It’s well known in the baseball world that Ozzie Guillén has the biggest mouth in the majors.

Never one to shy away from publicity, Guillén recently made comments pertaining to the treatment of Latin baseball players comparing it to the treatment that Asian players receive.

His stance is that Asian players are given more privileges, and that he’s the only one in baseball that’s doing anything to educate young Hispanic players about performance enhancing drugs.

I’ve never been a fan of Guillén. Actually, I’ve never liked him much at all. He says things to satisfy either his need for attention or to ignite a meaningless firestorm in the media and the people surrounding his club.

People like me tend to write off what Guillén says because he is portrayed as a hot head that impatiently declares whatever is on his mind, no matter how inflammatory his comments may be.

I’ve come to realize, however, that organizations need people like Guillén.

Occasionally the man will say something that, despite how egregiously misguided it may seem, sheds light on an issue that deserves attention.

This is not one of those times.

I don’t know what’s Guillén’s upset about because the last time I checked, Latin players were pretty well taken care of in the majors.

Case in point: The best player in the league, Albert Pujols, is from the Dominican Republic. The best player on the best team in the American League is Alex Rodriguez, who is also from the Dominican Republic. The best player on the best team right now in the National League, is Adrian Gonzalez, who is from Mexico.

The list literally goes on and on. It makes sense considering that Latin baseball players make up nearly a third of the Major Leagues.

Guillén ‘s point is as difficult to understand, as is half of the things that he says.

As a Mexican-American, I get where Guillén is coming from. There are certain social problems and trends that probably influenced what he said, namely, the Arizona immigration situation and whatnot.

Guillén is from Venezuela and his English isn’t the best. Whatever prejudices he feels Spanish-speaking people in America have to face, he believes must be present everywhere.

And naturally, as a person of Hispanic descent, Guillén flips out when he was made aware that Asian players get to have translators because he’s projecting whatever injustices he feels in the real world, to Major League Baseball.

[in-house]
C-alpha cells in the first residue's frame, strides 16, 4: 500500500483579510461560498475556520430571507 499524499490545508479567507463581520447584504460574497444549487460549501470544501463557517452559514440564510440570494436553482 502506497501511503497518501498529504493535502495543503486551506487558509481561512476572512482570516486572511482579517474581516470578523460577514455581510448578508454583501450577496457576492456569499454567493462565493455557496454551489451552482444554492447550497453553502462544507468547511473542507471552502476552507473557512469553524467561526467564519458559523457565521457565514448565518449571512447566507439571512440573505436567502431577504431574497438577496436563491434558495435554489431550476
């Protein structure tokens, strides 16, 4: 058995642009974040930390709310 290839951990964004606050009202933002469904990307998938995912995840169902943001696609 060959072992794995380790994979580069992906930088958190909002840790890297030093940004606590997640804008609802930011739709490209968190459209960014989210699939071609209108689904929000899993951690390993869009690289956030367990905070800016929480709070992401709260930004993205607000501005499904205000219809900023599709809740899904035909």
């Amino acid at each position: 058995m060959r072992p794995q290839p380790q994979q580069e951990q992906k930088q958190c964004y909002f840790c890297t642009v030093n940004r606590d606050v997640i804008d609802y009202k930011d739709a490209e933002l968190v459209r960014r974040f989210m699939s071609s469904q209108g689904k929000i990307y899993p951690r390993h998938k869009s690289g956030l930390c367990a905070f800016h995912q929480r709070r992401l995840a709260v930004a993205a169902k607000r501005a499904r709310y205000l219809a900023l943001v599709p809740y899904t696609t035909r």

Guillén is completely wrong on this. I defy you to find one Major League Baseball team that doesn’t have at least one proficient English and Spanish speaker.

Asian players are significantly less prevalent in the Bigs than Latin players and Guillén knows that.

But he can’t stand to see other minorities getting benefits that Latin people don’t necessarily get. 

He has failed to overlook that the sport of baseball saves countless Latin players from poverty by paving the way for them to receive paychecks that would dwarf any CEO’s.

You would think that Guillén, the first Latin-born manager in the history of baseball to win a World Series title, would be aware of the contribution that Latin players have made to the game and just how prevalent their influence is.

I think it’s safe to say that someone in that group can serve as an able interpreter.

As far as performance enhancing drugs are concerned, you can only do so much educating before it becomes a matter of morals, or lack thereof.

Baseball is doing all they can to shut the door on the Steroid Era and I think they’ve been doing an admirable job.

If Guillén thinks he was left alone in the task to educate Latin players about performance enhancing drugs, then he made a serious error in judgment.

One of the bigger awards that Major League baseball gives out is the Roberto Clemente Award, named after one of the game’s most celebrated figures who happens to be from Puerto Rico.

Whoever wins that award must possess a combination of prowess on the diamond, altruism in the community, and qualities of refined character.

Guillén would do well to follow Clemente’s model.

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